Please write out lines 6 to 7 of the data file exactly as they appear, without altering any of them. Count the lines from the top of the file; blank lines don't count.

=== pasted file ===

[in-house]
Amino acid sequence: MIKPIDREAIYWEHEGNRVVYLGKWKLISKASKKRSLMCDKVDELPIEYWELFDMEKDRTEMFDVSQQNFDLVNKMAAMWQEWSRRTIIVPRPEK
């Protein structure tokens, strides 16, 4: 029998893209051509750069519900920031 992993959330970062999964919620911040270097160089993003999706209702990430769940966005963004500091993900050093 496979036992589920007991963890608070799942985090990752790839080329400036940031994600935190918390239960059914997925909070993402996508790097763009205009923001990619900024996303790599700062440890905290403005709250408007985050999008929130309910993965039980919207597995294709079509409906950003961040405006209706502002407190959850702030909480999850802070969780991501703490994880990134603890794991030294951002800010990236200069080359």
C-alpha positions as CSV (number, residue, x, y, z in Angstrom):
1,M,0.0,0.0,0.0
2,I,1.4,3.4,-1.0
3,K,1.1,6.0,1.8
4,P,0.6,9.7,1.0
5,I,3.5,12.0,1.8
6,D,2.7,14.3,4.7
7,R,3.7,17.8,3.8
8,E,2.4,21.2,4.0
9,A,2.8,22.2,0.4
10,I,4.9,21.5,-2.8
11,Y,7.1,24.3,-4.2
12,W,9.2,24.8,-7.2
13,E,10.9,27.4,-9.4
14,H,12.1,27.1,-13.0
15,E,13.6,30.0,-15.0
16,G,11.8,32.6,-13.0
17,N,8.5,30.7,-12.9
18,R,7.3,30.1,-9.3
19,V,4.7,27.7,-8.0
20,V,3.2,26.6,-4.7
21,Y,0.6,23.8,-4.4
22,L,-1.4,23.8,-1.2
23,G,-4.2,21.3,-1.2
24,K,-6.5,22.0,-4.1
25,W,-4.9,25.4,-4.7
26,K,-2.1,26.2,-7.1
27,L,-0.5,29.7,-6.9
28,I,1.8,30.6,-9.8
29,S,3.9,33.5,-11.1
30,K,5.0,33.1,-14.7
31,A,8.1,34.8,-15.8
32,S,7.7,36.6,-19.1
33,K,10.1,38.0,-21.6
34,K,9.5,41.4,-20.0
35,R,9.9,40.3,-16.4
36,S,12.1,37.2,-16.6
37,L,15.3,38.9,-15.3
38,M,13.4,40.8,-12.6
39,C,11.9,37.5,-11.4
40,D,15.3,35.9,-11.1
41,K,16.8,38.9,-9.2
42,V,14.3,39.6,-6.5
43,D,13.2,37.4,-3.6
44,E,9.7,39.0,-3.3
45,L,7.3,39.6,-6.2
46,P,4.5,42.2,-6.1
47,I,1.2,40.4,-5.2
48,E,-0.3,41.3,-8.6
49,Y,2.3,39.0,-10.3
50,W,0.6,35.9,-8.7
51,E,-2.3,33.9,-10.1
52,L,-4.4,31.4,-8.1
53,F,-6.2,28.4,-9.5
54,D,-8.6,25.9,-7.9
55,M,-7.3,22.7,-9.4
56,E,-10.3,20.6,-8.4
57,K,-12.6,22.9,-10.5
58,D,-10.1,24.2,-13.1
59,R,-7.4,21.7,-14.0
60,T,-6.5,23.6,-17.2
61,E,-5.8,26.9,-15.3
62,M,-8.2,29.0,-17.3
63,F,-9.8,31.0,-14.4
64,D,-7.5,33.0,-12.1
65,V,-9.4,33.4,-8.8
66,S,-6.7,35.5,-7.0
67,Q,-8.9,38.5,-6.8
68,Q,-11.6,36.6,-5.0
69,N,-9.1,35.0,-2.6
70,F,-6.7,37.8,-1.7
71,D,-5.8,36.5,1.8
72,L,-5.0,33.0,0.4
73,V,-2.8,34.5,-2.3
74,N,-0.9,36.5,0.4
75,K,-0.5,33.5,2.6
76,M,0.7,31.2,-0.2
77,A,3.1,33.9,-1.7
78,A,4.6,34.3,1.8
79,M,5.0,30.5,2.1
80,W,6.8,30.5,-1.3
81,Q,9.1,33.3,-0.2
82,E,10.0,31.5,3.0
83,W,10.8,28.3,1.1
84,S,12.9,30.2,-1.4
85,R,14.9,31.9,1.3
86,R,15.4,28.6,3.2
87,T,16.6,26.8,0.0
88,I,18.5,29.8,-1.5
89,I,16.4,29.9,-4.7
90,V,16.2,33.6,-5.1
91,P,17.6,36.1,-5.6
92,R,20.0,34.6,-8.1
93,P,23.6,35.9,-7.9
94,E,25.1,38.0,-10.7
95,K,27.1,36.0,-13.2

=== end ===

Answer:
2,I,1.4,3.4,-1.0
3,K,1.1,6.0,1.8